Sanaa Gateja
March 22–May 18, 2024
Opening reception: Friday, March 22, 6–8 pm

Karma, Los Angeles
7351 Santa Monica Boulevard
Los Angeles, California

Karma presents NOURISHMENT, Sanaa Gateja’s first solo exhibition in Los Angeles, open from March 22–May 18 at 7351 Santa Monica Boulevard. The show precedes Gateja’s inclusion in the Venice Biennale’s Ugandan Pavilion, curated by Acaye Kerunen. 

Through a process he calls “unit construction,” Gateja builds intricate assemblages from thousands of hand-rolled paper beads sewn onto bark cloth. Each individual bead, or unit, is both a complex artwork—in his words, “a complete sculpture”—in itself and assimilated into the larger composition. Made from post-consumer paper waste, the materials are tightly rolled, varnished, and dried, each its own exercise in the upcycling of offcast, two-dimensional materials into three-dimensional forms. Gateja’s process resonates with the concept of “social sculpture,” Joseph Beuys’s belief that societies are artworks crafted communally from each person’s political and material contributions.

Gateja, who was born in Uganda, joined his country’s Ministry of Culture and Community Development shortly after graduating secondary school, inspired by the blacksmiths, potters, and basket weavers he grew up admiring. In 1972, he moved to Mombasa, Kenya, and opened Sanaa Gallery. There, he specialized in the sale of traditional Kenyan crafts, especially beadwork, which has been practiced for at least 50,000 years in East Africa. Later stages of his life took him to study interior design and jewelry-making in Osaka, Florence, and London. It was at John Cass College of Art (now London College of Art and Design) in London that he first encountered paper beads. In 1990, he returned to Uganda, bringing the techniques with him and teaching them to locals, who in turn assemble the beads that become the basis of Gateja’s works. In the years since, a whole economy has sprung up around the production of paper beads in the country and beyond.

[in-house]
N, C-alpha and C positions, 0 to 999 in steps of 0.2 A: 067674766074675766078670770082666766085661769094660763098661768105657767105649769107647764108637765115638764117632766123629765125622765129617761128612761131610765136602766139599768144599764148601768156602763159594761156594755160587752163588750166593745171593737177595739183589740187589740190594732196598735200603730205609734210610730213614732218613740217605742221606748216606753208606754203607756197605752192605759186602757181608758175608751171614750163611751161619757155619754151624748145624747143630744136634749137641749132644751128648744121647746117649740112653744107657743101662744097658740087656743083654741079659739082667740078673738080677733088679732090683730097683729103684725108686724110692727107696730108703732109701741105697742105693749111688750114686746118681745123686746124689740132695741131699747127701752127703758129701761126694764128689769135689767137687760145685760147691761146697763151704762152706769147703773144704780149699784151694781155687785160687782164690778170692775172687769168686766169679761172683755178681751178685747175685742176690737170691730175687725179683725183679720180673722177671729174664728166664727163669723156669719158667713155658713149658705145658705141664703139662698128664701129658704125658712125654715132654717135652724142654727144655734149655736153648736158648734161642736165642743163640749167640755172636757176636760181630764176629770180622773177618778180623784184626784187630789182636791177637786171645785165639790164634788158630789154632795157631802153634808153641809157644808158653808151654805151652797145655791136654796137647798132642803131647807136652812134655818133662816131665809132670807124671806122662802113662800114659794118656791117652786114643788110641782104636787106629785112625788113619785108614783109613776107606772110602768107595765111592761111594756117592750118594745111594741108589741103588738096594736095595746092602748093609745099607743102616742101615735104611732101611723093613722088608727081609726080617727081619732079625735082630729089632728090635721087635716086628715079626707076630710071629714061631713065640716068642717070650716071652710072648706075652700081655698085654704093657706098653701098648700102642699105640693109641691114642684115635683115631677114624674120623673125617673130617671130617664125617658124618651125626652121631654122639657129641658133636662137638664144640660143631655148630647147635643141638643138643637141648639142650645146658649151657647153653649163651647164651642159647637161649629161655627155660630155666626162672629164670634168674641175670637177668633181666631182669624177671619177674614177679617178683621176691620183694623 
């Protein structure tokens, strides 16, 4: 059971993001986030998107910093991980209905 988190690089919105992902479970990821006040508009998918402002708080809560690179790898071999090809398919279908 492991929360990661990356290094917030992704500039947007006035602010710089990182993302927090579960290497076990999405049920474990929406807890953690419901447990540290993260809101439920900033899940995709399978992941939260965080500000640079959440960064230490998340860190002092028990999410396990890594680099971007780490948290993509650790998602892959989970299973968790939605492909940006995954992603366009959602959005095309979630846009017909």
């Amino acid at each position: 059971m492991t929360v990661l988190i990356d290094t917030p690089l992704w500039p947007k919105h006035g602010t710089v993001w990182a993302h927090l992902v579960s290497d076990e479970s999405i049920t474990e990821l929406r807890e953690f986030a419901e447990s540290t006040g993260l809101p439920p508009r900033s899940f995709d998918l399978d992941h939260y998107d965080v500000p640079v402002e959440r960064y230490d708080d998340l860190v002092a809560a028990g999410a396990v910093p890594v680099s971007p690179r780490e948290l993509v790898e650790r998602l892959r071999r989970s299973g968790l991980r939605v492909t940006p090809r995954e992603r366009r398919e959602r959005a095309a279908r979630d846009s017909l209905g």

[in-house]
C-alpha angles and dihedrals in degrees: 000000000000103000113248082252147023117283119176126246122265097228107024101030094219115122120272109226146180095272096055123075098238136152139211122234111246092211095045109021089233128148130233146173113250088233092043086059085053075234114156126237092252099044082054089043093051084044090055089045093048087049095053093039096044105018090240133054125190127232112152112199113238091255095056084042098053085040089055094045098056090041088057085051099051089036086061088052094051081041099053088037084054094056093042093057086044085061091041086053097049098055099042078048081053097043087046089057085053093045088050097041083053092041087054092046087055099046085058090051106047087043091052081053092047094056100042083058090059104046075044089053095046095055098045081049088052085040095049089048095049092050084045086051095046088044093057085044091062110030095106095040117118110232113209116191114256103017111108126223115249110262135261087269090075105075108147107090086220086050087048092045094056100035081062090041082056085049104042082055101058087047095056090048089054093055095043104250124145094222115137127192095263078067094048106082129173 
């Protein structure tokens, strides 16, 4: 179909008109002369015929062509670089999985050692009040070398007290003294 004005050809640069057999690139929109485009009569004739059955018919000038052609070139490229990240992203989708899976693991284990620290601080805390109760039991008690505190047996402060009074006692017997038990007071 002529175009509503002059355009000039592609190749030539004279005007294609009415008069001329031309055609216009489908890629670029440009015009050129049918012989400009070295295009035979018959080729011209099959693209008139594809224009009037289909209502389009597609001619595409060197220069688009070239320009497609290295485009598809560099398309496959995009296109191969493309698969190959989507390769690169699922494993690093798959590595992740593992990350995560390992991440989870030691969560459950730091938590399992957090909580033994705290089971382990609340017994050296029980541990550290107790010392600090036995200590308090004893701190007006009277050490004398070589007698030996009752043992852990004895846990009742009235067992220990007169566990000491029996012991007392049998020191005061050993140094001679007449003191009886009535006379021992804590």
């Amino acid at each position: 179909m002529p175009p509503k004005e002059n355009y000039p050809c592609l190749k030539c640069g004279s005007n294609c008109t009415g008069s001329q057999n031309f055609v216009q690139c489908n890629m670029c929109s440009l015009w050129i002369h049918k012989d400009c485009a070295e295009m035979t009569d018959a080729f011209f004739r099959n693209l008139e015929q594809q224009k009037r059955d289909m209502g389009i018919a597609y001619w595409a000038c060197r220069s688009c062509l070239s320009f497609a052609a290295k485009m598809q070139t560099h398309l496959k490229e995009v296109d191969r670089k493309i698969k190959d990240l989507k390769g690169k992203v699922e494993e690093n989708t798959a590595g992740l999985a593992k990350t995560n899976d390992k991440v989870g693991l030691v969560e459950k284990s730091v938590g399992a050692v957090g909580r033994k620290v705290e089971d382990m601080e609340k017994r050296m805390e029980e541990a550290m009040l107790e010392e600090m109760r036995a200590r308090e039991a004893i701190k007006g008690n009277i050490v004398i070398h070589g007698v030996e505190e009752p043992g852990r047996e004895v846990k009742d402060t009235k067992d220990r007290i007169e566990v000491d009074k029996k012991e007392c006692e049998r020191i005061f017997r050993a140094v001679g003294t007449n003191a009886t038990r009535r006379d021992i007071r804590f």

The works in NOURISHMENT contend with this cycle of mutual influence and support. In the artist’s words, this series “pays homage to and honors our ancestors,” while “each artwork tells a story nourished by the past and present.” The form of Ancestral Nourishment (all works mentioned 2023), with its symmetrical array of feather- and leaf-like motifs, simultaneously evokes a mask and a tree, perhaps a mutuba, the source of the barkcloth that serves as Gateja’s substrate. Just as the beads are made in Uganda, barkcloth is native to the region, where it has been manufactured for centuries by artisans who pound the tree’s inner bark until it is thin and flexible. The process of growing mutuba and creating barkcloth is sustainable—the fast-healing trees can be harvested multiple times a year and require little water to survive. 

Building on the theme of sustenance, Granary depicts its titular architectural and agricultural subject as simplified chevrons and circles in magenta and blue, repeated such that a geometric pattern emerges. At once abstract and representational, this assemblage transforms a symbol of stored community wealth into a composition that thrums with lively rhythm. In Arise, featherlike profusions radiate outward from circular cores, creating forms that are at once daisy and mandala. Each bead is individuated by the particular slices of printed matter that give its surface variation in hue. Gateja’s nexuses—of beads, of organic forms, of collaborators—coalesce as wholes that are just as great as their constitutive parts.